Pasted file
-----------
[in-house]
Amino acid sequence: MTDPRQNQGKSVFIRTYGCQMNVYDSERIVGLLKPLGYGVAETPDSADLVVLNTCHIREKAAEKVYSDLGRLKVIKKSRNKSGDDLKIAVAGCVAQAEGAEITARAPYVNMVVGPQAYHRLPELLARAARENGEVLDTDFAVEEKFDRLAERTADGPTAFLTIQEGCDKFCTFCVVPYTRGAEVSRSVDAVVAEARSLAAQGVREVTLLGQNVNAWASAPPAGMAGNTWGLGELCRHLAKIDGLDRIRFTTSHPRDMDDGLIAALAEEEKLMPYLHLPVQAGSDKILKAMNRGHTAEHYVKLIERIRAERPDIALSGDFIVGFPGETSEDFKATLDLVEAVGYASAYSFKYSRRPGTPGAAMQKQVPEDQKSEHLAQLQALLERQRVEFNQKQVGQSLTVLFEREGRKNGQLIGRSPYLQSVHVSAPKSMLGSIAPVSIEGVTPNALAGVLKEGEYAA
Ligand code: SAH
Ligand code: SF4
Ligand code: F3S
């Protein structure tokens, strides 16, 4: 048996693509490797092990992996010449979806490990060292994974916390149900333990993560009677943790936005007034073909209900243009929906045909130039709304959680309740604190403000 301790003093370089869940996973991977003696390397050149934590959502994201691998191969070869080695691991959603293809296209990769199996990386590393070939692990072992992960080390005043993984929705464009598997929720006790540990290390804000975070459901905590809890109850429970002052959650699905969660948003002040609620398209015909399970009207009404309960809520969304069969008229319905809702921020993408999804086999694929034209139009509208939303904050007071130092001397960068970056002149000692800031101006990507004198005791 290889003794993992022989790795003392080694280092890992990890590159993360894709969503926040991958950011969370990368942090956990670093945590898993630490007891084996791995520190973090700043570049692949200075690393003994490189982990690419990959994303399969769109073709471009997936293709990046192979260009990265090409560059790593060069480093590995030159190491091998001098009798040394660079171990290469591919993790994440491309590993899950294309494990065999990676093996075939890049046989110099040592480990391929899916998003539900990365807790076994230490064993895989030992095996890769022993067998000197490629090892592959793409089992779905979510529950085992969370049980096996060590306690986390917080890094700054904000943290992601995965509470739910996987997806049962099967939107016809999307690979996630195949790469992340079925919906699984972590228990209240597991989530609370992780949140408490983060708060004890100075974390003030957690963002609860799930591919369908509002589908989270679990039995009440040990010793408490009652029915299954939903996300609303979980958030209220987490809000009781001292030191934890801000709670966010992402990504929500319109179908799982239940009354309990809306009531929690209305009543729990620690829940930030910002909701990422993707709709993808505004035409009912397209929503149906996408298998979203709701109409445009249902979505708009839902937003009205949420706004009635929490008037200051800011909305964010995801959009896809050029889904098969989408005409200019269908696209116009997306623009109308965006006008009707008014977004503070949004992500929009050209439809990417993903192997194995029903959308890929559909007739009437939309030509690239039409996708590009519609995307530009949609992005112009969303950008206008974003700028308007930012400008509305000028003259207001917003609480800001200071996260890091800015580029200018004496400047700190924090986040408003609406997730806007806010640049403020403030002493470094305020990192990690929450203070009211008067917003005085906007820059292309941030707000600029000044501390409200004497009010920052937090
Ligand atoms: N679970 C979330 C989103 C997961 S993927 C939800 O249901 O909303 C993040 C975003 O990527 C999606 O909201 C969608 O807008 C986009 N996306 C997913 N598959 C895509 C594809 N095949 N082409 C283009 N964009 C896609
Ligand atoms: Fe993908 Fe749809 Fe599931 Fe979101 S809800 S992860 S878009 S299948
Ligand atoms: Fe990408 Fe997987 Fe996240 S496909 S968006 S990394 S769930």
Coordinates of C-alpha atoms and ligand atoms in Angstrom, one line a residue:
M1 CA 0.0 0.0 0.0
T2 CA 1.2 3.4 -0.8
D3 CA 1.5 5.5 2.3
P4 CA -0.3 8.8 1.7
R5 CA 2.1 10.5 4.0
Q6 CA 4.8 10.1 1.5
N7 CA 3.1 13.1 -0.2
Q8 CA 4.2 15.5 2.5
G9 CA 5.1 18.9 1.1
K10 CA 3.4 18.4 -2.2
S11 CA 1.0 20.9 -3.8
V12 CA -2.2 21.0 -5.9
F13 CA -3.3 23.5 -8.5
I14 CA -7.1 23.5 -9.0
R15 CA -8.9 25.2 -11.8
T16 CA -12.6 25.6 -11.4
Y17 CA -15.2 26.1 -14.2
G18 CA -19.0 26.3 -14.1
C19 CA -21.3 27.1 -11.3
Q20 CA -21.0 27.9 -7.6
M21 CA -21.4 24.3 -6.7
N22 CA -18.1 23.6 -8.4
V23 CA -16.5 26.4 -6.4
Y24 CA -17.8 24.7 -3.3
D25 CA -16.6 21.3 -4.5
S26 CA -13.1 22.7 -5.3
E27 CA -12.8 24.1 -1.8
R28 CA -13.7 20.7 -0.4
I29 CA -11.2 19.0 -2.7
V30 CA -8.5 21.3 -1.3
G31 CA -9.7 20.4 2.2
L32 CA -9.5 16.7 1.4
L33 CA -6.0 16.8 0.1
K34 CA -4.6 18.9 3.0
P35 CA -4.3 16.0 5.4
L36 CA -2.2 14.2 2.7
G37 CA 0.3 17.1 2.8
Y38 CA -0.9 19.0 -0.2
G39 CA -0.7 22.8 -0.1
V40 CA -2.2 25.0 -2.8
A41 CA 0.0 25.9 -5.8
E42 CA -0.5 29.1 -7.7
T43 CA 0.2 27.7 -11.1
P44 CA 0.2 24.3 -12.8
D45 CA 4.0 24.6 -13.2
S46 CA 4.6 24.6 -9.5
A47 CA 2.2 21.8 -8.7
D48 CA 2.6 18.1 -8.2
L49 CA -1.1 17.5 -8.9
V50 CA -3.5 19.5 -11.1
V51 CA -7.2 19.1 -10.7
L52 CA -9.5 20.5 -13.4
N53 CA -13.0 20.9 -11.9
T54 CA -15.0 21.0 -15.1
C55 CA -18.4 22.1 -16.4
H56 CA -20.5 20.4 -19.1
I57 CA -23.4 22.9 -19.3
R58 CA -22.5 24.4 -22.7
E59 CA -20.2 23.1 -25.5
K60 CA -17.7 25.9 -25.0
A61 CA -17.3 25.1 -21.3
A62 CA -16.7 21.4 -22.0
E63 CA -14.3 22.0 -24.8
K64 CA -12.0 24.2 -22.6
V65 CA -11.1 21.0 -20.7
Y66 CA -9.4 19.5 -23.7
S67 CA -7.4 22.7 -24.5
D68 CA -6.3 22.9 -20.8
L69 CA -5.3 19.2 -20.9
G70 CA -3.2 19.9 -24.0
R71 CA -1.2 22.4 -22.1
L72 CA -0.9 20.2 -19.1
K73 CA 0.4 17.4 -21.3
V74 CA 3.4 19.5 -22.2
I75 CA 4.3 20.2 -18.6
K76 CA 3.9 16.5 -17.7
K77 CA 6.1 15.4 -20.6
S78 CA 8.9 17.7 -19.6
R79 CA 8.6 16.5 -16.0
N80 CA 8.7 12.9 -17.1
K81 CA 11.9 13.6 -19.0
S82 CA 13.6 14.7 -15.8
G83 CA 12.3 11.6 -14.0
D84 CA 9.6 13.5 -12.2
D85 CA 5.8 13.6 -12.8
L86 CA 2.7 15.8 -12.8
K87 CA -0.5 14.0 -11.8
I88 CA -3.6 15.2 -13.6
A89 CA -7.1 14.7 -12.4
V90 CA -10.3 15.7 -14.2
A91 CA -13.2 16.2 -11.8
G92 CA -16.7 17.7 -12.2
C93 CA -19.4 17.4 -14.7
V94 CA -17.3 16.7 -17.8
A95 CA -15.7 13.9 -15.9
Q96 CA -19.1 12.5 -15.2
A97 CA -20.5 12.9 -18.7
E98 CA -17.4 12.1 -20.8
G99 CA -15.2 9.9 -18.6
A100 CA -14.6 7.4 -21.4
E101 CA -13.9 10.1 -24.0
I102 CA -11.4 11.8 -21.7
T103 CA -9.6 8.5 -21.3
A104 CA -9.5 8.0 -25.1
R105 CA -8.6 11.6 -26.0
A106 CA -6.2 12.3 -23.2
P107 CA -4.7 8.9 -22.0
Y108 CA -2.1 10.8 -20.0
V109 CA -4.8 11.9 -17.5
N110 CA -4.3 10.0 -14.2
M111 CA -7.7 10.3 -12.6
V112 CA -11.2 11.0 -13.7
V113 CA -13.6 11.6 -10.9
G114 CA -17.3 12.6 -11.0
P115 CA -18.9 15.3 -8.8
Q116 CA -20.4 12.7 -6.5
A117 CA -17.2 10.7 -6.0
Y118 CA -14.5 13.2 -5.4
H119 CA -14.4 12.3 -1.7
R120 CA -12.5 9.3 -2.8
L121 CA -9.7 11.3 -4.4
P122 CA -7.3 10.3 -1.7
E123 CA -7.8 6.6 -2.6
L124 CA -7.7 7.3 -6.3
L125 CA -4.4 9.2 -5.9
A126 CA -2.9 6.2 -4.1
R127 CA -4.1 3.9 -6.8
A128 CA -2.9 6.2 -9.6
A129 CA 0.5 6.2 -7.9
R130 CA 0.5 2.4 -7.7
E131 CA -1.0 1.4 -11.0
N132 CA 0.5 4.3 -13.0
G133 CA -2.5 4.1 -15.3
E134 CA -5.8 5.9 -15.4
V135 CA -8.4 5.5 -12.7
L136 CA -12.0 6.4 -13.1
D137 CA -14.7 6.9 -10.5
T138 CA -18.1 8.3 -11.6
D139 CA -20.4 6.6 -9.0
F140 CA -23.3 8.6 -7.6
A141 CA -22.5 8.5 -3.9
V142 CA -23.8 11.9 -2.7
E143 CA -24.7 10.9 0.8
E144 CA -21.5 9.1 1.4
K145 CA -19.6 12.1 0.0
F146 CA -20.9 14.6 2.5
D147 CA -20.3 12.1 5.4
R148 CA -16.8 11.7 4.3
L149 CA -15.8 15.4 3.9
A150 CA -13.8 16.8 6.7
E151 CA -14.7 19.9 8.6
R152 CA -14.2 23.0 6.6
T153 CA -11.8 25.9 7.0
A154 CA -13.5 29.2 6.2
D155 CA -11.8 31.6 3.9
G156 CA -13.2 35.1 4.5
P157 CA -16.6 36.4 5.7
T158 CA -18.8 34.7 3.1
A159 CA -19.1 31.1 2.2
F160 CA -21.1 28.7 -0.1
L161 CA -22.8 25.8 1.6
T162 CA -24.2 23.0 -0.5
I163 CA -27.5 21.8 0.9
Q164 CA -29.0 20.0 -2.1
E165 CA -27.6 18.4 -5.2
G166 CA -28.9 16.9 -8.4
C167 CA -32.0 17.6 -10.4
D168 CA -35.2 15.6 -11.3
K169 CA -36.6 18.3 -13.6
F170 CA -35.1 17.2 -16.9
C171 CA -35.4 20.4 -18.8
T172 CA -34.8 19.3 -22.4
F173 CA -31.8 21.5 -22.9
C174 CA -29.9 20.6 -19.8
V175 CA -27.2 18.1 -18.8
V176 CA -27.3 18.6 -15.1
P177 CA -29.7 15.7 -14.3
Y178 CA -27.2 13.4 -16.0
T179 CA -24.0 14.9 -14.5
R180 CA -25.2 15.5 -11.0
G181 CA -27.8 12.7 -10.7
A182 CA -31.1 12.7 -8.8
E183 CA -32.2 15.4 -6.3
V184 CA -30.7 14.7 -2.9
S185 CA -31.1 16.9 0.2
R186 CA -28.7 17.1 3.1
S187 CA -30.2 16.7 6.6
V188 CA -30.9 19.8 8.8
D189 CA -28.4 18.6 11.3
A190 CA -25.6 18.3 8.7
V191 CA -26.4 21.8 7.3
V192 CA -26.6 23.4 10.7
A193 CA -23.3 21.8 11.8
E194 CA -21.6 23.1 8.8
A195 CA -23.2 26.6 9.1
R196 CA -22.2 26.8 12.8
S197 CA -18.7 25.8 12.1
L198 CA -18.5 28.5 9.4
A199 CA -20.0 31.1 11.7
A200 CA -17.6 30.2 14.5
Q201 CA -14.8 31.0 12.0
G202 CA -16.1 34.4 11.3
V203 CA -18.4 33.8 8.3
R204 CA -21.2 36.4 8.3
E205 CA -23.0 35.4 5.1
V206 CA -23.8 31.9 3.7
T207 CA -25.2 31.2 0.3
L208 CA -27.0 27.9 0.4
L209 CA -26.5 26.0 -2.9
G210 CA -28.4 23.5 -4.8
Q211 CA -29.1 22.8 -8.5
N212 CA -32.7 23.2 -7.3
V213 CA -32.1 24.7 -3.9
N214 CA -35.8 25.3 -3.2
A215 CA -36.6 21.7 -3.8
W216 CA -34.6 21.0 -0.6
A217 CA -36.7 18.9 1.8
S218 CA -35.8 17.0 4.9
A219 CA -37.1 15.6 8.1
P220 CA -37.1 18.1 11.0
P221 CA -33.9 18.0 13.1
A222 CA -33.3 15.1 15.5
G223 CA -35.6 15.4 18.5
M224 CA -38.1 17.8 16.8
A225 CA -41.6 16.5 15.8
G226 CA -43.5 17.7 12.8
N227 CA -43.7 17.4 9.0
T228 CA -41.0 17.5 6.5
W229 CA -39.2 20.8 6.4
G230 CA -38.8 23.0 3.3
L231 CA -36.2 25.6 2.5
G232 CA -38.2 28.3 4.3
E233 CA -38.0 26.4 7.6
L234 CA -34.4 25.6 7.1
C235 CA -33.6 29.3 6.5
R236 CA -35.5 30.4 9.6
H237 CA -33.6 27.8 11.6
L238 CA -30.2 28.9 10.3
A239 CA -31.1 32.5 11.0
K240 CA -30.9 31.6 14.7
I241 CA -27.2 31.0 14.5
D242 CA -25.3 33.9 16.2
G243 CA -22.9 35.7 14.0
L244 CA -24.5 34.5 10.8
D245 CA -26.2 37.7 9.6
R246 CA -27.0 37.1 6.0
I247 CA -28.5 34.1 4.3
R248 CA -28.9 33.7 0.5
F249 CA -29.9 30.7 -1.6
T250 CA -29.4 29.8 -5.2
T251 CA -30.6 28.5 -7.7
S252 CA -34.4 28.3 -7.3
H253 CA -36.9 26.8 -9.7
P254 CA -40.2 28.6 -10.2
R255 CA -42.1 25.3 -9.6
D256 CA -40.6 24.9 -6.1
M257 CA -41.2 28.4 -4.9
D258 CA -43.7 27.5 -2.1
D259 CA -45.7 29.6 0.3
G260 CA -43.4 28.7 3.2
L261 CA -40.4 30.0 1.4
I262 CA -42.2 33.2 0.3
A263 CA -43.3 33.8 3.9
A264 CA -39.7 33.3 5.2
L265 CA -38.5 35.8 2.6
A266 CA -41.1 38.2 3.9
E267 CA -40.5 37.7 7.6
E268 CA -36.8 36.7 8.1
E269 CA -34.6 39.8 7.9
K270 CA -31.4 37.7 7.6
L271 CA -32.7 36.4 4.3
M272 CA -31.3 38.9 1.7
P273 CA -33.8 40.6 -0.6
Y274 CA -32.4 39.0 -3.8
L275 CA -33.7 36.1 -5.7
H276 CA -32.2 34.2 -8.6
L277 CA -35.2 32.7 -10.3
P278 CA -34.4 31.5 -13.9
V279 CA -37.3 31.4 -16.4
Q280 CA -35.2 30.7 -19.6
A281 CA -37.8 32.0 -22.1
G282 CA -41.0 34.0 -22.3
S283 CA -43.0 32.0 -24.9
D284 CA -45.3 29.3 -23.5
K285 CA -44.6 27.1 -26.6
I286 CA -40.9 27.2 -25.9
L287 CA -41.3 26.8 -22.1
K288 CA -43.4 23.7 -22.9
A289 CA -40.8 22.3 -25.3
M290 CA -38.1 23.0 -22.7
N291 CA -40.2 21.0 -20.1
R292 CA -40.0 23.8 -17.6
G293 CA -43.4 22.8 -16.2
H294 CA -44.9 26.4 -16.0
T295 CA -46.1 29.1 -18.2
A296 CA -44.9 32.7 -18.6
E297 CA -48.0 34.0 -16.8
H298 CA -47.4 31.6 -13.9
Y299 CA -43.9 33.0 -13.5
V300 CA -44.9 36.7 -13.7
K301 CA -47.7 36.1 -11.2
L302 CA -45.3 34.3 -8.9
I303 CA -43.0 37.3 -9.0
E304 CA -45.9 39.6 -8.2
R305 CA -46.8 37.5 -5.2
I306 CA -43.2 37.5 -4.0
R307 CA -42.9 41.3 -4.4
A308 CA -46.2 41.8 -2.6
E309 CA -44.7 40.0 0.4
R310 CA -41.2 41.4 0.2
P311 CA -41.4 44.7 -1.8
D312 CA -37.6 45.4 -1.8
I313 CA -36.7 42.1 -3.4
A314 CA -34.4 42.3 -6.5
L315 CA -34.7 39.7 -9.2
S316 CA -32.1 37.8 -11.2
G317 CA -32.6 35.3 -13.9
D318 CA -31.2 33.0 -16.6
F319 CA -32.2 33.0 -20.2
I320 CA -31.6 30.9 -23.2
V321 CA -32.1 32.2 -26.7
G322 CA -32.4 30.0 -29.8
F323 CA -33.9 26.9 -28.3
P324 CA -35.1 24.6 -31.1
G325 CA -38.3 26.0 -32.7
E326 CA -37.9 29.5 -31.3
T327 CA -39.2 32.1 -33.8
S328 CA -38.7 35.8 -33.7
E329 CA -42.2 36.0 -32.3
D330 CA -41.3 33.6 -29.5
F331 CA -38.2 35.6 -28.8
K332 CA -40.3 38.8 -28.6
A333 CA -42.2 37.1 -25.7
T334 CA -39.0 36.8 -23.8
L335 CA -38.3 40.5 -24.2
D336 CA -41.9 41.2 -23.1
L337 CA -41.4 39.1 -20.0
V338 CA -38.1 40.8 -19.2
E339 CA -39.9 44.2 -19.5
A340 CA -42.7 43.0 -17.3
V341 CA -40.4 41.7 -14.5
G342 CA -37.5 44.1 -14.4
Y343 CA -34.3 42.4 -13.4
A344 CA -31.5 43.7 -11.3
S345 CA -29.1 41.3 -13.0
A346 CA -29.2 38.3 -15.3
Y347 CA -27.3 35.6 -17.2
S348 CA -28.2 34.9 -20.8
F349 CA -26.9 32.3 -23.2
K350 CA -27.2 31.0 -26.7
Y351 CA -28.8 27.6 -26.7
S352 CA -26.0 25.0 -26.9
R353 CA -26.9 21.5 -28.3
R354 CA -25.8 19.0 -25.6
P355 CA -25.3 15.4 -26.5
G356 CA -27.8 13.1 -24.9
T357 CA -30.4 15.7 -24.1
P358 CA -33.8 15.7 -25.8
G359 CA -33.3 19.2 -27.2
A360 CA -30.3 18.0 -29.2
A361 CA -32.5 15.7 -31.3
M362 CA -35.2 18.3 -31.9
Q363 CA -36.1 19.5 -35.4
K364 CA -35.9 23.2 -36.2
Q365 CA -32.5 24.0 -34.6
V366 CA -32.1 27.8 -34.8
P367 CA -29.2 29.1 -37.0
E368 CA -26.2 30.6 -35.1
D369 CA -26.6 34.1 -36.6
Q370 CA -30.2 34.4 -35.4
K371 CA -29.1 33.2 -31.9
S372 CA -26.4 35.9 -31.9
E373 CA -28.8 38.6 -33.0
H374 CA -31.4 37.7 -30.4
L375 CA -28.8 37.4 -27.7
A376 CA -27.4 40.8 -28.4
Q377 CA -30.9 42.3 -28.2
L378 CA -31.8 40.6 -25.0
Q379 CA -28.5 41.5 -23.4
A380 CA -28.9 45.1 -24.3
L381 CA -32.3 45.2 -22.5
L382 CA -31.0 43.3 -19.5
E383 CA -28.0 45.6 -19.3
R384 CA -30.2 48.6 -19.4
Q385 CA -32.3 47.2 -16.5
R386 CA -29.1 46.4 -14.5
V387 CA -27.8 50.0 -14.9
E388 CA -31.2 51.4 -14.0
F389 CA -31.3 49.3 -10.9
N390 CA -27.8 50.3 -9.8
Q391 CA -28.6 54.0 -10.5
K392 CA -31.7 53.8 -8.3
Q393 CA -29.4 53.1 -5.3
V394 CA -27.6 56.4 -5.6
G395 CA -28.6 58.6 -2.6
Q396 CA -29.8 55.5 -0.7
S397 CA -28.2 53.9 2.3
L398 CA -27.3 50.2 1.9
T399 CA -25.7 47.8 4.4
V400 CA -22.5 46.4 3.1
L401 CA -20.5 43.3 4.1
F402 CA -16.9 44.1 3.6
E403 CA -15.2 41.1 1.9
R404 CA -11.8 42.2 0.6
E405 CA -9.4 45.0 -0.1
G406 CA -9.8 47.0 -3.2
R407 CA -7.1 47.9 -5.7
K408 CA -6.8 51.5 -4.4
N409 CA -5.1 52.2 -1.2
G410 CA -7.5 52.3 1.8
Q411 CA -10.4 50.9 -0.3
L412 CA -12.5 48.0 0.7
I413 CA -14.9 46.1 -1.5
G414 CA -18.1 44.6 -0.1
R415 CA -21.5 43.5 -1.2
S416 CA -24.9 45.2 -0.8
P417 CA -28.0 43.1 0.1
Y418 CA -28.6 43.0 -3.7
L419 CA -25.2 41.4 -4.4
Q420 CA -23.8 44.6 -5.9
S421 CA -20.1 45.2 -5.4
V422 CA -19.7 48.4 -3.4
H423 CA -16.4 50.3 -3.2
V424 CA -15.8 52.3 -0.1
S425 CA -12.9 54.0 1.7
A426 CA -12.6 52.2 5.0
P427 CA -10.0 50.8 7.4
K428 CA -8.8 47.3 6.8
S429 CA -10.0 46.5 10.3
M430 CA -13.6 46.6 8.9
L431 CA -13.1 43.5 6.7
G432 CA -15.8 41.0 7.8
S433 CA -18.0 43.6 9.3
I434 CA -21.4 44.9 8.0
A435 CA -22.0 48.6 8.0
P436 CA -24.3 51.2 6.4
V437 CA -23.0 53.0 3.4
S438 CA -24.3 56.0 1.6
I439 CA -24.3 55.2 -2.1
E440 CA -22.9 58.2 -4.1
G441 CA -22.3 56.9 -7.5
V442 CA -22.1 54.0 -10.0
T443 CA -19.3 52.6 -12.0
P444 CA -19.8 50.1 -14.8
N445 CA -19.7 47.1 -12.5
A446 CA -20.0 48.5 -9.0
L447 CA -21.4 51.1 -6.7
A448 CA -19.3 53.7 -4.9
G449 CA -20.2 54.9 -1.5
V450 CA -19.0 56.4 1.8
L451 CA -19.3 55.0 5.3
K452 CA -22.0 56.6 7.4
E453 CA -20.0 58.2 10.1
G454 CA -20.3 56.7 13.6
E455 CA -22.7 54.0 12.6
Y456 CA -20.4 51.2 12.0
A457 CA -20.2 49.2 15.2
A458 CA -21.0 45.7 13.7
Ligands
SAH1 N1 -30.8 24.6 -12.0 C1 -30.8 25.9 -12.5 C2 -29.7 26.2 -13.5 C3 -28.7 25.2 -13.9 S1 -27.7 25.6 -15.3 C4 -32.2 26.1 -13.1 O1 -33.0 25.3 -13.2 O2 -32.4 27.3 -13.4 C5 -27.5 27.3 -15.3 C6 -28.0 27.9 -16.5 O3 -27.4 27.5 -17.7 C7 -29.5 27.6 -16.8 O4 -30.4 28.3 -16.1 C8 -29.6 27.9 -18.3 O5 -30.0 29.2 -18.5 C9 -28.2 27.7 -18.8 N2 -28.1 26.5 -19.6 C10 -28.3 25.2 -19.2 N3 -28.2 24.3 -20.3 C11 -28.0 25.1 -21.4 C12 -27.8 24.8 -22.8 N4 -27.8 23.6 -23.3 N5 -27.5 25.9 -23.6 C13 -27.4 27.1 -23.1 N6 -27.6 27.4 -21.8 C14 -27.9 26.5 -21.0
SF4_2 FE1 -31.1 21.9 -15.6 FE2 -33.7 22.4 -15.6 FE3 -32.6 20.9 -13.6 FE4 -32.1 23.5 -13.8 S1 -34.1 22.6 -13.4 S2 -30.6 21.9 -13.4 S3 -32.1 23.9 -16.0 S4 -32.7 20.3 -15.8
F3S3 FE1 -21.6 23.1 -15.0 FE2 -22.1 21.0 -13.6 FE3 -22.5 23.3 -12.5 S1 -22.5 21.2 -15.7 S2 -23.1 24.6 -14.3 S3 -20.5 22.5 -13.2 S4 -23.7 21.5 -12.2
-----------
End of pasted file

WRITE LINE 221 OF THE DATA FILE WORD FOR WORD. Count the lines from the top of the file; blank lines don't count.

Q211 CA -29.1 22.8 -8.5